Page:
Live in the 29407 zip code and want a healthy smile? Listen to your experienced dentist
Enjoying a healthy, gorgeous smile is not all that difficult. A combination of focused, daily oral hygiene practices and regular dental examinations takes very little time compared to the benefits that are received. Your family dentist provides restorative care when needed, and aids in the prevention of cavities by giving demonstrations of oral hygiene techniques, and offering specialty treatments such as fluoride and dental sealants. Still, oral health, although monitored by the dentist, is largely determined by what we do on a daily basis.
Various factors impact the health of teeth and gums. Perhaps most primarily are the foods and beverages we regularly consume. Most people are aware that sugar is not a friend to oral health, even if they do not fully understand why. Limiting the amount of sugar consumed on a daily basis is not only good for general health, but also for teeth and gums. Sugar is a source of empty calories, which is completely unnecessary for physical health. This substance is also largely responsible for cavity development, though not a direct cause. Sugar feeds the bacteria that weaken healthy enamel, paving the way for tooth damage.
Although sugar is a substance that should be avoided as much as possible, other ingredients in popular beverages also pose a great threat to oral health. Many of the beverages popular today contain large amounts of acid, which is as detrimental to oral health as sugar is. In the same way sugar remains on teeth and gums long after a sweet treat has been enjoyed, acid also clings. As tooth enamel is porous, the threat to teeth is significant.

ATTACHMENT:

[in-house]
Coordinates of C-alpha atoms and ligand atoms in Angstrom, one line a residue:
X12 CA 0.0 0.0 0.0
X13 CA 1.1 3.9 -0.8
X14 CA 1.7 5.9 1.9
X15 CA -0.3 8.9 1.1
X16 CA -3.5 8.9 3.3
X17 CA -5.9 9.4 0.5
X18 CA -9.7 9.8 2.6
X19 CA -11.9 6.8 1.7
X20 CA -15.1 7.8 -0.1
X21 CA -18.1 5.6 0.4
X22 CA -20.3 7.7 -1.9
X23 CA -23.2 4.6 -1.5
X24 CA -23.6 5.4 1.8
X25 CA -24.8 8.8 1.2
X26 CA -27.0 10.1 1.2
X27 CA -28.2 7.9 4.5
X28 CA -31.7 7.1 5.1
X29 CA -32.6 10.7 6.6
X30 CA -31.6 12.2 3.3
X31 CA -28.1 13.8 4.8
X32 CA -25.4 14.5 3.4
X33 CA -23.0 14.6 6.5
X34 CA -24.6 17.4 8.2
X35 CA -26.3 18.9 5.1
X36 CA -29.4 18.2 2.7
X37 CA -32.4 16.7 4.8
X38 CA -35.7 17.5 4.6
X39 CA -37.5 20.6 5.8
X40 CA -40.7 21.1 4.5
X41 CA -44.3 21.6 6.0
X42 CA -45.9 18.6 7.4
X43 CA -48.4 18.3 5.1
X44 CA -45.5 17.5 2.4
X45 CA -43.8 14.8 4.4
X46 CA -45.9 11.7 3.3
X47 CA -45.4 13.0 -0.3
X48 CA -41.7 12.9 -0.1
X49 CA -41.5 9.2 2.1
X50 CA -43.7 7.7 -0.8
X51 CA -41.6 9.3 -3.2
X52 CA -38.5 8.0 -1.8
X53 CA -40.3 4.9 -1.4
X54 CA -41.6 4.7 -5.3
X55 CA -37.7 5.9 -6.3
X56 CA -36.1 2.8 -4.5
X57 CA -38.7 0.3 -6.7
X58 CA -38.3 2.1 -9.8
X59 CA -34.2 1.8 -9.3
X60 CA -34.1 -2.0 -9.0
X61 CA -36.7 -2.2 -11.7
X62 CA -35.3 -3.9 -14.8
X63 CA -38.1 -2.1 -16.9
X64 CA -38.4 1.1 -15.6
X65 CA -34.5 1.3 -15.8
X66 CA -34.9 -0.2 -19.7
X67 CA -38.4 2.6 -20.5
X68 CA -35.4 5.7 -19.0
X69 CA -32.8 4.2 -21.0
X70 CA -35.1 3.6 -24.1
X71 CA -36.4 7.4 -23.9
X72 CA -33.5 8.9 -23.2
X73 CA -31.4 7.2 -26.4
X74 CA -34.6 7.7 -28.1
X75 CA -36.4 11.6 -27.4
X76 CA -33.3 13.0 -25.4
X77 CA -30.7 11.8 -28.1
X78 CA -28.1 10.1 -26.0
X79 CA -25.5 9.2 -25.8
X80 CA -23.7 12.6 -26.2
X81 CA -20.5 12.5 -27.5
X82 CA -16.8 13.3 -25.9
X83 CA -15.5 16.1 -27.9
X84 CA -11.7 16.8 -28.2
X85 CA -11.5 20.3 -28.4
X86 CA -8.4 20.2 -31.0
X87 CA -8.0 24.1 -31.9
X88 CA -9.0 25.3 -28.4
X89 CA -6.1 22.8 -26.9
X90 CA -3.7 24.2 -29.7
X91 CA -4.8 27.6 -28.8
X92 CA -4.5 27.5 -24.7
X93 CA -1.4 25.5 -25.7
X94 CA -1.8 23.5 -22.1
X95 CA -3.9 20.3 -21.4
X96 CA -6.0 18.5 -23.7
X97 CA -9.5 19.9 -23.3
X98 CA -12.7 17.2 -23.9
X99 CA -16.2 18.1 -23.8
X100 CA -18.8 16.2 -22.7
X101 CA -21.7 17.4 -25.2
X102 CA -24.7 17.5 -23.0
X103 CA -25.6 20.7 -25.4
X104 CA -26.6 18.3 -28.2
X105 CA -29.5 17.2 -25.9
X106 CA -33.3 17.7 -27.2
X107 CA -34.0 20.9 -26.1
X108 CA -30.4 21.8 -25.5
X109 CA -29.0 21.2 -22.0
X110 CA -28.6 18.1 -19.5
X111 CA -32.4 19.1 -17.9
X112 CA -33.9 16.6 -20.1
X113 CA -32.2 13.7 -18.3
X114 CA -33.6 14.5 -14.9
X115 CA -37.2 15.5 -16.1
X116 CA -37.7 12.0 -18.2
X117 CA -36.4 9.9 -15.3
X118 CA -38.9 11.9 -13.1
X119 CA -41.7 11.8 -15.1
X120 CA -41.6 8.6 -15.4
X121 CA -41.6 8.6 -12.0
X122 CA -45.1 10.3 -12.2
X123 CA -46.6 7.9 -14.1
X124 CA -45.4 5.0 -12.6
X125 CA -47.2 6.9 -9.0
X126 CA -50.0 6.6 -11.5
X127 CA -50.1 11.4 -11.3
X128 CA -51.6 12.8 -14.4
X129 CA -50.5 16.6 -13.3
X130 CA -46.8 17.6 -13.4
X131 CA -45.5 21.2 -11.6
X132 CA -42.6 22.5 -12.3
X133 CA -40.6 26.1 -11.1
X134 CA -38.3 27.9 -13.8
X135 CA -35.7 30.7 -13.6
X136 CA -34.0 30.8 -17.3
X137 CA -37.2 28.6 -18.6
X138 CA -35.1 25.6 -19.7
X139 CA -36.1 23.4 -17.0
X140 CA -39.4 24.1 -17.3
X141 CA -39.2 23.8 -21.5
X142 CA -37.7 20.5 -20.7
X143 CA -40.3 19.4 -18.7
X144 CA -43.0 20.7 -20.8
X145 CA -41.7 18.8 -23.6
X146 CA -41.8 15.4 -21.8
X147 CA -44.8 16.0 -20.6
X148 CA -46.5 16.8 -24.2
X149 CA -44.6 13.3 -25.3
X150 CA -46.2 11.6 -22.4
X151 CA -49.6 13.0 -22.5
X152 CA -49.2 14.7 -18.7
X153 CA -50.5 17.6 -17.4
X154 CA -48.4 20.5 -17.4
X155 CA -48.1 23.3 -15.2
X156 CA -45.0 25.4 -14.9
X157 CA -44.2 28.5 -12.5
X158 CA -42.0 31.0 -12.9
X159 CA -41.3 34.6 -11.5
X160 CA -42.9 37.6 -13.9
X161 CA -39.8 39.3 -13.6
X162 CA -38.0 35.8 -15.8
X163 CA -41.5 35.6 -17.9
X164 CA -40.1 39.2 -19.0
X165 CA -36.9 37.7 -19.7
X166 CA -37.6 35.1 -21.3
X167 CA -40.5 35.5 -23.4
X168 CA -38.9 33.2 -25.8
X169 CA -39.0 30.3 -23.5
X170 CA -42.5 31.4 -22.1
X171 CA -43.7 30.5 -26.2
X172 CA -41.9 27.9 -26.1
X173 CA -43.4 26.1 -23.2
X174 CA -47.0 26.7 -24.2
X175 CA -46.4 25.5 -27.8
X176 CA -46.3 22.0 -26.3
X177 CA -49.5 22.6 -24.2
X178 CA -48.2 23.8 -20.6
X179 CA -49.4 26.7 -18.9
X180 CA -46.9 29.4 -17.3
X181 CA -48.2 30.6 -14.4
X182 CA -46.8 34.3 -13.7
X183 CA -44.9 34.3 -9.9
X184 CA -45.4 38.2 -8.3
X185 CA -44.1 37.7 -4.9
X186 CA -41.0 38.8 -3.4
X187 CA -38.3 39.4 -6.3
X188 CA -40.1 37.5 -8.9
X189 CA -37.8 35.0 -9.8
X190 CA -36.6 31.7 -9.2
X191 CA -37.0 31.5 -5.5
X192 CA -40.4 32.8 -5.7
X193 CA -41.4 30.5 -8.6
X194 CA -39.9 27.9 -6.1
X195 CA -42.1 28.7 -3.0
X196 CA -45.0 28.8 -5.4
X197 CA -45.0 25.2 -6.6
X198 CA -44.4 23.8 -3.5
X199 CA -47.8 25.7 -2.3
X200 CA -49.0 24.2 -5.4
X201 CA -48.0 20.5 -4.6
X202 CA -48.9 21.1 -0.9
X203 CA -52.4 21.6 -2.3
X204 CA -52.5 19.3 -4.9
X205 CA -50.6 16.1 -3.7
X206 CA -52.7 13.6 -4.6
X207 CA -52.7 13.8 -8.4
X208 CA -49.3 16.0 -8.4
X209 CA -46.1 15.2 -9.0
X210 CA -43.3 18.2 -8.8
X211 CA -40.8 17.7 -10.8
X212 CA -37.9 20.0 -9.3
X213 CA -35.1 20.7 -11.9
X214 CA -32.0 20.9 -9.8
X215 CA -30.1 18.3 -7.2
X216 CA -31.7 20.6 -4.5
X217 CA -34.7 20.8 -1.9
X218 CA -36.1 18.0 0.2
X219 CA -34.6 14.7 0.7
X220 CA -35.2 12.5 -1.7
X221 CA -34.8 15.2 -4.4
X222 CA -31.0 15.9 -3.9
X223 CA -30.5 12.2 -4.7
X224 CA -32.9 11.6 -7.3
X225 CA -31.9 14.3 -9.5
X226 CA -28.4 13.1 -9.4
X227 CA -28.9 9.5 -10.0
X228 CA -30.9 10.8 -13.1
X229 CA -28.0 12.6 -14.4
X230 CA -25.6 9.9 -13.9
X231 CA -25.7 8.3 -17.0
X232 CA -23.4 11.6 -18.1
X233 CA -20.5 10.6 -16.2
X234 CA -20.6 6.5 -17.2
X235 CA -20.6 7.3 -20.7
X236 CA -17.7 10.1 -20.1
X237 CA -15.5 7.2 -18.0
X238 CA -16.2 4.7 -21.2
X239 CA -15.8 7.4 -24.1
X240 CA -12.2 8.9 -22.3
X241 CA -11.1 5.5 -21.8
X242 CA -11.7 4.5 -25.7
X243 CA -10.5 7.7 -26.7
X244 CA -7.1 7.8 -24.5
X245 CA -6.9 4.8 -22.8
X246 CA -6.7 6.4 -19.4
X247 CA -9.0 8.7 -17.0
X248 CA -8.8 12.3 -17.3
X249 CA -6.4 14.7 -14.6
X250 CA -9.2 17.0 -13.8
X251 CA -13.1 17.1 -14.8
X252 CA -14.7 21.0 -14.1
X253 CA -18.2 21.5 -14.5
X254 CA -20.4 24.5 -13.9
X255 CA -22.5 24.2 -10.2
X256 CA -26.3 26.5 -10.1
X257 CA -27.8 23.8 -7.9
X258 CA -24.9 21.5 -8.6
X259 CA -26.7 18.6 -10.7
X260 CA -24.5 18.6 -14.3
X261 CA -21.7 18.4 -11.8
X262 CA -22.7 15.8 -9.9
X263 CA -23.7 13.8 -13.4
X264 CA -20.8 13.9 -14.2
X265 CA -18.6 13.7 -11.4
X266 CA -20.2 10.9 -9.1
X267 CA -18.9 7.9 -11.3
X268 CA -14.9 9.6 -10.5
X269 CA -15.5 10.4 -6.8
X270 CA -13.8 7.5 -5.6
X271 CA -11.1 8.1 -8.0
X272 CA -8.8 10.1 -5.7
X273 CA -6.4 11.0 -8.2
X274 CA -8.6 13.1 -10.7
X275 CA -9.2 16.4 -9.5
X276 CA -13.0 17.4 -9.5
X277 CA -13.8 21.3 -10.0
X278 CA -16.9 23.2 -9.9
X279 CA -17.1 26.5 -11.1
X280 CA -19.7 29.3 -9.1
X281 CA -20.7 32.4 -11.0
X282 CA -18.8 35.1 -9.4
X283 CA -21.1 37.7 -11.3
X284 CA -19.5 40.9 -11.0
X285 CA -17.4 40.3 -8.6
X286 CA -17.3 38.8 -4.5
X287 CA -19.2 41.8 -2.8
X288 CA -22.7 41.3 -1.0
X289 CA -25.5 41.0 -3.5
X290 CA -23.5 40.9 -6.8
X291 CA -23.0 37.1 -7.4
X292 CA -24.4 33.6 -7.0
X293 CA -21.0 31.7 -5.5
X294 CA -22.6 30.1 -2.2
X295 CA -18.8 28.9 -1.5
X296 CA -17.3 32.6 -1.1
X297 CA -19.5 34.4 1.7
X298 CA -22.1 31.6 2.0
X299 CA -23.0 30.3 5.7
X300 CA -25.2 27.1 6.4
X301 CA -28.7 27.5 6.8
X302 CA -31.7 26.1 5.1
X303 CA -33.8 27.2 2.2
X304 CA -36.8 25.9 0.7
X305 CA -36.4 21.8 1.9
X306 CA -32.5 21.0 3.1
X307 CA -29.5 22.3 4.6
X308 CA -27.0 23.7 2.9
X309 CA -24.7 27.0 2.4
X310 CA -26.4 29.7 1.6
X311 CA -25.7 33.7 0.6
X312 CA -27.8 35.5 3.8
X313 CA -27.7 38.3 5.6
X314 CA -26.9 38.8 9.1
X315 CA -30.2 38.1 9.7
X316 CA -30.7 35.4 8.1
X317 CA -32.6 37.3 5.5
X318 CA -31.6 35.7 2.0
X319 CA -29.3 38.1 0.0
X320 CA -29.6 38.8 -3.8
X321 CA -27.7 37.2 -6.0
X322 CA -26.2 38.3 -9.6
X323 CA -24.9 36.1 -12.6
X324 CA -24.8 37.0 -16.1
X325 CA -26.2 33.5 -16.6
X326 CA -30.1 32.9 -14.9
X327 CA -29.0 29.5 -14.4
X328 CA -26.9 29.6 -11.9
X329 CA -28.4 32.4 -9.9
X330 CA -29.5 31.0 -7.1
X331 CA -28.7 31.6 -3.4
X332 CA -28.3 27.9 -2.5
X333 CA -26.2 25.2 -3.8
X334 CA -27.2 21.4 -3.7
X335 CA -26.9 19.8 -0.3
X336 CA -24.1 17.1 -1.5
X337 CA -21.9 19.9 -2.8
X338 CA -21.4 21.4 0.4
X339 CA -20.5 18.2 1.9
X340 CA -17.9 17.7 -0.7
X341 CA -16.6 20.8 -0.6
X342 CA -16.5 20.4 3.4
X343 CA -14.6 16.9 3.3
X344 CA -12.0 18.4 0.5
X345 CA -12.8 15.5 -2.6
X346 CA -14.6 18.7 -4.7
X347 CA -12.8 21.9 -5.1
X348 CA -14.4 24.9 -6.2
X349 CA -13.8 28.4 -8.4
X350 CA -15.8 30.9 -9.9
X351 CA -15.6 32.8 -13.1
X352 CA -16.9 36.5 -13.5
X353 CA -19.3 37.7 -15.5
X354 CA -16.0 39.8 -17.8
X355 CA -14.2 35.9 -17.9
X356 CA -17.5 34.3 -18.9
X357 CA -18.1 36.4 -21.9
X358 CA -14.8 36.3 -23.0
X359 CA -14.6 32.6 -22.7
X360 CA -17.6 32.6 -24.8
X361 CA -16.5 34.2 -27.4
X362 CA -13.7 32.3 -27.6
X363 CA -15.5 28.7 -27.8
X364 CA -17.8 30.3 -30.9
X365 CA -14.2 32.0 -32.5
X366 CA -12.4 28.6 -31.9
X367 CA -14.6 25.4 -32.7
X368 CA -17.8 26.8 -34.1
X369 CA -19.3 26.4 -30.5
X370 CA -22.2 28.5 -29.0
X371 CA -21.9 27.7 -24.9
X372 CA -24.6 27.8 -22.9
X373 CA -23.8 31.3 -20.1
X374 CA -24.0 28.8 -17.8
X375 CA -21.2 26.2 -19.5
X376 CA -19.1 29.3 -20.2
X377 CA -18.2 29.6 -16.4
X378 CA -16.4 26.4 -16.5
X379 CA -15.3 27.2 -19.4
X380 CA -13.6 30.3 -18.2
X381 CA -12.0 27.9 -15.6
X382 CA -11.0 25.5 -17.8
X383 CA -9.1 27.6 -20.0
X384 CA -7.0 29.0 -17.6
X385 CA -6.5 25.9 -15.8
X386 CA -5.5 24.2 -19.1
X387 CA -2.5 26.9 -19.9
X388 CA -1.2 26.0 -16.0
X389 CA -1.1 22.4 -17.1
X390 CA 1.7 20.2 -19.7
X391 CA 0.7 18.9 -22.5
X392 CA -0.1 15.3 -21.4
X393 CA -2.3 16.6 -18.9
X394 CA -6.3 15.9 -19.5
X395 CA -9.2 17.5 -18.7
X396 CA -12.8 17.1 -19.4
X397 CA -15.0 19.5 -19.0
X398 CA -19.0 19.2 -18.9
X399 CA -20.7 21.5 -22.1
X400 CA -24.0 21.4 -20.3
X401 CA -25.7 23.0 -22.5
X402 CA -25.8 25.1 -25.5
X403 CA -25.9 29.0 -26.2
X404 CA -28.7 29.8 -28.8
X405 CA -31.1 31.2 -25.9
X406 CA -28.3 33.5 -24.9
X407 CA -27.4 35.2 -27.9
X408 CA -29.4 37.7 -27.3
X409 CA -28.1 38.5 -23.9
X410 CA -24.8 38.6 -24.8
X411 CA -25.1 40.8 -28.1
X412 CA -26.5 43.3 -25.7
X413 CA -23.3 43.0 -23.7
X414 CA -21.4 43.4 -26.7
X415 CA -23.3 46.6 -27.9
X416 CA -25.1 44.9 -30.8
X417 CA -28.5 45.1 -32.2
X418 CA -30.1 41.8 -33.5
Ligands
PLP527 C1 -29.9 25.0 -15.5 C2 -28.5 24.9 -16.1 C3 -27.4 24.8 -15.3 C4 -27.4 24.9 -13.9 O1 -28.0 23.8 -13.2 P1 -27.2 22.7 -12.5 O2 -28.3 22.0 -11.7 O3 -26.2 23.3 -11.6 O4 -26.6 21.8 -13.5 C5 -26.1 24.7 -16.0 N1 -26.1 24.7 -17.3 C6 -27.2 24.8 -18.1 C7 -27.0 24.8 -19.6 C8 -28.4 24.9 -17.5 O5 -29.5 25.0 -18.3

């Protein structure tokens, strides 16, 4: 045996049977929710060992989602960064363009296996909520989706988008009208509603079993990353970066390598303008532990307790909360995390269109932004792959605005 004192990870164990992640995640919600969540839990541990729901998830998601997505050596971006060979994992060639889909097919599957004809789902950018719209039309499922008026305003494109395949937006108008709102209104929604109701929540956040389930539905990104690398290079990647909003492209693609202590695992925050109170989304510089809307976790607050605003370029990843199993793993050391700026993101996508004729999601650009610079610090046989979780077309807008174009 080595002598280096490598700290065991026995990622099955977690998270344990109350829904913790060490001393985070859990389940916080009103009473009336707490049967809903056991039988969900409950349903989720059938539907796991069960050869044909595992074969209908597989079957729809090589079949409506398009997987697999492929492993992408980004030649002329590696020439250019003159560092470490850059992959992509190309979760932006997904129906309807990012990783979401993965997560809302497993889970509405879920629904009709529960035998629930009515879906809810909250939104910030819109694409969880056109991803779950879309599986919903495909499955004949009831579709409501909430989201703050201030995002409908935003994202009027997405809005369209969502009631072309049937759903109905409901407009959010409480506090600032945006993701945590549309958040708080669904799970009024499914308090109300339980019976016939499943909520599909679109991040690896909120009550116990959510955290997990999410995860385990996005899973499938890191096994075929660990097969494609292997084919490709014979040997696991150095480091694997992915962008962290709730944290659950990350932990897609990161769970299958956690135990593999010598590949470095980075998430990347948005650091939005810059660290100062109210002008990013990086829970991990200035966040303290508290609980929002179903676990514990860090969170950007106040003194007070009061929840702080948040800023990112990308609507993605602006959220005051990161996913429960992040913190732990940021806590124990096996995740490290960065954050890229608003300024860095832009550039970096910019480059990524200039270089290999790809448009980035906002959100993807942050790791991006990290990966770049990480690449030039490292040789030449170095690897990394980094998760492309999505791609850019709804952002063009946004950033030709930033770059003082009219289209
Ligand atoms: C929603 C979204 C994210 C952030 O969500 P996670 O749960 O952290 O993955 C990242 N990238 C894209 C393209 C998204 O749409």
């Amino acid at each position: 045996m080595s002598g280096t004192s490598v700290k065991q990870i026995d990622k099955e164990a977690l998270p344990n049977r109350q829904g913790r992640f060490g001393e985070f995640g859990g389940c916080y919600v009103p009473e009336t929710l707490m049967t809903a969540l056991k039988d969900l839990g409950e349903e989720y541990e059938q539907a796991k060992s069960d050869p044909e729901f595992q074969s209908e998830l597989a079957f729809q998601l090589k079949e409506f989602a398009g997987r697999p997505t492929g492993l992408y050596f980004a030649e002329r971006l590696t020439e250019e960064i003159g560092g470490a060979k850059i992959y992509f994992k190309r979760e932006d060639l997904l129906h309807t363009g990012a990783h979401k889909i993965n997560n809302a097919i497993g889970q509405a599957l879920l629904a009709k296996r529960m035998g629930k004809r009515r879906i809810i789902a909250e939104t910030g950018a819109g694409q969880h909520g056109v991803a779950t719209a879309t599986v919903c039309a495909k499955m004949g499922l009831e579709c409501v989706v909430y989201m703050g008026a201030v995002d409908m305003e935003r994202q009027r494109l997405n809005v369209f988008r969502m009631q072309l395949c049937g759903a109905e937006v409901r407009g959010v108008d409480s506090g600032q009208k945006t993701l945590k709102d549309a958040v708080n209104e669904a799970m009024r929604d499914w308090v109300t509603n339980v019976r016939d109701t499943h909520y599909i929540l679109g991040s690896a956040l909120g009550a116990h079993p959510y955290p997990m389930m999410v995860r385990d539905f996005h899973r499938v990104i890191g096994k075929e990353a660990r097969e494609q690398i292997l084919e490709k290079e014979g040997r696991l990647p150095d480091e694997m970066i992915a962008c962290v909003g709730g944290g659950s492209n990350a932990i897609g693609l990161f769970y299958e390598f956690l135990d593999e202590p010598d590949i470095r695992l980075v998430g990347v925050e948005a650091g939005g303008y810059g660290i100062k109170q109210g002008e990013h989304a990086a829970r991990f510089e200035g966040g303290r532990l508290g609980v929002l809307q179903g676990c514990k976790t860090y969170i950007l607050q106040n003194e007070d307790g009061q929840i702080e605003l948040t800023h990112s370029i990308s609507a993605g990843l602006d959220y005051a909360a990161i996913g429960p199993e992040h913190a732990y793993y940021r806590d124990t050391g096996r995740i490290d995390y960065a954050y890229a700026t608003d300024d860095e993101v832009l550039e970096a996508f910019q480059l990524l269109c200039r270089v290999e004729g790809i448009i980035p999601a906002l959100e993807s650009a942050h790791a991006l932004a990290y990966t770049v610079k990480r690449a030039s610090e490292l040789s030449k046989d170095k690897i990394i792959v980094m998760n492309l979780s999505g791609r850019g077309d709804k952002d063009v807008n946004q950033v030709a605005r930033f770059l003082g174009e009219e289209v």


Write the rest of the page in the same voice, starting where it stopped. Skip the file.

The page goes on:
The bacteria that cause cavities secrete acid waste onto teeth, which is the cause of cavities. When acidic beverages are regularly consumed, the effects of bacteria are actually promoted, even if the drink does not contain sugar.
Is one drink healthier than the other?
Research shows the direction in which many families are moving in an effort to avoid sugary sodas and juices: sport drinks. Viewed as a healthy alternative, these beverages may be found in lunch boxes and in school vending machines. Studies into the impact of such drinks may cause you to question if one drink is really healthier than the other.
According to recent research, sport and energy drinks contain such excessive amounts of acid that teeth are impacted within days of regular consumption. A study published in General Dentistry followed 13 different sport drinks, monitoring the effects of acid on teeth. In five days, noticeable damage occurred. Reports on energy drinks show that effects were double in the same time frame.
We cannot expect all of our patients in the 29407 zip code to avoid acidic or sugary foods and drinks completely. If you crave optimal oral health, listen to your dentist. Brush and floss your teeth every day, paying close attention to detail. Combined with regular dental check-ups, these steps go a long way to promote healthy teeth.
Contact us to schedule your dental check-up.Back to Home Page
Mouth Carolina Dentistry, PA - Dr. Andrew Greenberg
Dr. Andrew Greenberg completed his Bachelor’s Degree in New Orleans, Louisiana at Tulane University. He graduated from the Medical University of South Carolina College of Dental Medicine in 2009, where he portrayed excellent academic performance. He exercises his academic brilliance to the benefit of his patients every day. He grew up in a family with a dental background and showed interest in the field since his early days.